CLEARFIELD – Many parents were on hand at Monday night’s Clearfield school board meeting concerned with how the school district handled a lockdown situation earlier in the day and offering suggestions for the future.
“I hope we never get good at this,” Superintendent Terry Struble stated, indicating that it is his wish, as well as the wish of everyone in the district, that something like this never happens again.
Struble read from a prepared statement, which he then gave to the press. The statement read as follows:
“At approximately 9:50 a.m., the high school office was notified of a flier that had been altered by a student’s handwriting indicating there would be a shooting Feb. 26 and or 27 at the school. Graffiti was written on a toilet paper dispenser with the same message.
“Lawrence Township police were notified and an officer was dispatched to the schools. Following our safety procedures, we did an external lockdown of our schools.
“Doors as always locked, but we took the extra precaution today with even our staff that they had to come in and out through the offices to help us confirm that all doors were locked. This was then verified by building staff.
“We also, during an external lockdown, ask that any parents not expected at the school to call ahead so that we can expect them during these busier times with calls and office functions.
“The elementary was also locked down at this point as an extra precaution until our initial investigation could be completed.
“By 10:10 a.m. Chief (Doug) Clark and other officers were en route along with the (Pennsylvania) State Police K-9s to help with any needed search.
“Chief Clark spoke with all students in grades 7-12 and then students were returned to classrooms and an internal lockdown occurred while the K-9s cleared the building of any substantial concerns.
“While these processes were occurring, students were being interviewed about potential information they may have known, or not known. Personal belongings were also being searched, in addition to cell phones as appropriate.
“During this time, we also have the help of Juvenile Probation in our process.
“At 10:37 a.m. as the process was ongoing, a message was dispatched through Sapphire via voice and e-mail that the schools were in lockdown.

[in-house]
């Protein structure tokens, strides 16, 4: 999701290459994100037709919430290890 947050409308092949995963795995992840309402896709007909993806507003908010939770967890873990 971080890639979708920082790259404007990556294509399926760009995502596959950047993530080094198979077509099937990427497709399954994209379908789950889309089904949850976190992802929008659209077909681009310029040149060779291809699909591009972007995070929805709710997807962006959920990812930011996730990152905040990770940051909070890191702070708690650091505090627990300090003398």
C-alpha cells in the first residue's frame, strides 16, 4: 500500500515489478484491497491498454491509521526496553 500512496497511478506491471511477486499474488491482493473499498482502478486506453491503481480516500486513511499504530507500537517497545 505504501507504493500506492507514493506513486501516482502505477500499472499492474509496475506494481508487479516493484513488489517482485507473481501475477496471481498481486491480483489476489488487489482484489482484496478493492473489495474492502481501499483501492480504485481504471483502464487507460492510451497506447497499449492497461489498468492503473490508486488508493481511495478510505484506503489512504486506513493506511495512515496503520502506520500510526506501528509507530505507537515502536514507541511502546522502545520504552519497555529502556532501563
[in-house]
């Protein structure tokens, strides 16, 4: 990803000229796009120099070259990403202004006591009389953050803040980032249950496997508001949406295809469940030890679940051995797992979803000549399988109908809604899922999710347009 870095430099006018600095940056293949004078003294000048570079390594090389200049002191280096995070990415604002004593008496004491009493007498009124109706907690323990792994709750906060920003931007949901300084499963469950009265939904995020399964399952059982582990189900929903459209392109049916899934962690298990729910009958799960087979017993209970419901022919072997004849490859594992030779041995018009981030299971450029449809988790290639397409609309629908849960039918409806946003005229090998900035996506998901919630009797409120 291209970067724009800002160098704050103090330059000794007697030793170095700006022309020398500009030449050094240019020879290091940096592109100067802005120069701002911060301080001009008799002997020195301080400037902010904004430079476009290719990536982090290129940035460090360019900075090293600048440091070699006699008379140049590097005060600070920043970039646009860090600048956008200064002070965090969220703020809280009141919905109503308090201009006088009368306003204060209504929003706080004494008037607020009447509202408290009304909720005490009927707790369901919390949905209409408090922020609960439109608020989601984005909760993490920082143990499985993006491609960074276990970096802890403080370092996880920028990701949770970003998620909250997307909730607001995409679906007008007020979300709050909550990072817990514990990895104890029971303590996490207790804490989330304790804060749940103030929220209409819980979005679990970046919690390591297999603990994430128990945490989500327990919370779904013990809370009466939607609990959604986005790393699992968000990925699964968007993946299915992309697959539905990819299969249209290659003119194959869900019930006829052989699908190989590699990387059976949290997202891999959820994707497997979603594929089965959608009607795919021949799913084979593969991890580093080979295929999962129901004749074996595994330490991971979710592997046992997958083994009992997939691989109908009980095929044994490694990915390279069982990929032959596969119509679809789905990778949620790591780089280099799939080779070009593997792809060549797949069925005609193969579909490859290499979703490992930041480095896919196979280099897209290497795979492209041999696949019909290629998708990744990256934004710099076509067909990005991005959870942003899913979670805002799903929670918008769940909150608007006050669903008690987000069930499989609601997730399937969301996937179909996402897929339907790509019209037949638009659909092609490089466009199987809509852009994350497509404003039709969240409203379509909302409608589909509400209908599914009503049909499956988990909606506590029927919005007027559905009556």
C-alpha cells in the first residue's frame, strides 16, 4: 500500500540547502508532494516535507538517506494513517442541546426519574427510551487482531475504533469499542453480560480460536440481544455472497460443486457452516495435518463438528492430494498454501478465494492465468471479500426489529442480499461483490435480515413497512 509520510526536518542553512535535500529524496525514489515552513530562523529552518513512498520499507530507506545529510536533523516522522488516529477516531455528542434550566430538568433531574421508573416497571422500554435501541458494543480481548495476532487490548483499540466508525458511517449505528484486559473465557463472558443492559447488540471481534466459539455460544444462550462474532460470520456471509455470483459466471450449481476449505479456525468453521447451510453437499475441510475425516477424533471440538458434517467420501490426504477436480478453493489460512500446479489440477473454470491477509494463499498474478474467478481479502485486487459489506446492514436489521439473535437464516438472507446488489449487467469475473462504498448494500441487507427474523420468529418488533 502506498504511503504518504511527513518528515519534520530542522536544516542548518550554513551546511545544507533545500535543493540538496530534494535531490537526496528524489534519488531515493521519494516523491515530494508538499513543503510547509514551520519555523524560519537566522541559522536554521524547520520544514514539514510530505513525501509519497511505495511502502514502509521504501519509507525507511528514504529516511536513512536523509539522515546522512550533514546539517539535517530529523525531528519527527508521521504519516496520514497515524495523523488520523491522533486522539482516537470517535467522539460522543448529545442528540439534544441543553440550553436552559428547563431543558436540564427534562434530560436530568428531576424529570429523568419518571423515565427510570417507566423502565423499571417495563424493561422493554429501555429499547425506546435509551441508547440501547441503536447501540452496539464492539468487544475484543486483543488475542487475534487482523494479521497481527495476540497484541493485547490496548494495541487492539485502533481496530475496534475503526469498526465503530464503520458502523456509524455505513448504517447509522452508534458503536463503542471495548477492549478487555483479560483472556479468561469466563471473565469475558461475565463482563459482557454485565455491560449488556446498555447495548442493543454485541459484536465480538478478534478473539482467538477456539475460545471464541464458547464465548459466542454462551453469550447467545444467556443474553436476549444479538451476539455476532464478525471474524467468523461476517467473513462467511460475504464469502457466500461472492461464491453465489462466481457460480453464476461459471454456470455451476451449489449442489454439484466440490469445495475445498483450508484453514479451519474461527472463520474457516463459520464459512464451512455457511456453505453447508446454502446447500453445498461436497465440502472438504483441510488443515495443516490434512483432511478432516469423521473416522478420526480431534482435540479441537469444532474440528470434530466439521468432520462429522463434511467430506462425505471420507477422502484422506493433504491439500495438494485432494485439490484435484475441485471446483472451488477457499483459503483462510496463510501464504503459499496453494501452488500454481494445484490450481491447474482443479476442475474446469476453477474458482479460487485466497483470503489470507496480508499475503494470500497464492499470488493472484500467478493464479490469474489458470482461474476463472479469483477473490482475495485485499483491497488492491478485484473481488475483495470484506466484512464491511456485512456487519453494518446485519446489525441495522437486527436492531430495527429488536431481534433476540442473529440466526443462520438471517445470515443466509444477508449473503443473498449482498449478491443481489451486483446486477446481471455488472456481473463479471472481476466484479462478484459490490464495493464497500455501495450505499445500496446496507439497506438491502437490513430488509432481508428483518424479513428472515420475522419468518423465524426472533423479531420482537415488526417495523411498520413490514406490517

“During the process, as information became clearer about what was happening and our level of concerns, we were able to make adjustments to what was happening at the elementary school and also at the Junior-Senior High School.
“A determination was made that the treat was unfounded. Our process will be ongoing.
“Two weeks ago, we may have spent time reviewing the cameras first, determining who was in and out of the restrooms, and then working through the process.
“A determination was made early on that we did not want to wait while our process would take time and instead move forward with full steps of caution.”
Struble added that the township police will return to the school Tuesday to conduct further interviews and investigate further.
The board then opened the floor to the public.
Jill Foster spoke first and said that the district needs to work on keeping the parents better informed. Later she added that communication with the parents and teachers would have calmed fears and also prevented some of the social media uproar and misinformation.
“I think that’s the biggest issue, that there needs to be better communication,” she said.
Angie Peters asked if the board has considered active shooter drills, noting that younger children, such as her own daughter, would not know what to do if they were in the restroom and someone started shooting. In her daughter’s case, she would go looking for her (Mrs. Peters), who works at the school.
Other parents brought up the issue of autistic children who would not know the appropriate way to react and might shut down and not react at all. They asked that when the administration considers future action they take children with special needs into consideration.
Another concern raised by several parents was that some of the elementary children were outside during the lockdown and they did not understand who made that decision and why.
Robin Fulton said she went to the elementary school to pick up her daughter, due to an appointment, and saw children outside and asked in the office if the lockdown was over and was told they were still on external lockdown. “That concerned me as a parent,” she said.
Parents were also concerned about information being disseminated on local media, including the radio and GANT News.
Parents learned on the radio that students at the junior-senior high school were being gathered in the auditorium and one mother said that anyone listening would know where the children were and could then act on that information.
There were also concerns voiced about a picture of the graffiti in the bathroom appearing on GANT News. That photo was not posted by GANT but by one of the commenters.
Adam Dysart asked if the schools were considering bringing back armed security guards like they had in the 1990’s. The resource officers were eliminated due to budget cuts. He said: “I hate to say it, but the only way to stop a bad guy with a gun is a good guy with a gun.”
Struble and other board members thanked the parents for their concern. Struble said they are looking into options and reviewing what happened in order to improve.
The board is holding an informational meeting to discuss what the district can do to better protect and prepare staff and students.
Struble said to the press after the meeting that the informational meeting was scheduled after the recent Florida school shooting.
He agreed that they need to keep parents better informed as the district has new information, adding that providing accurate information would help dispel rumors that spread on social media.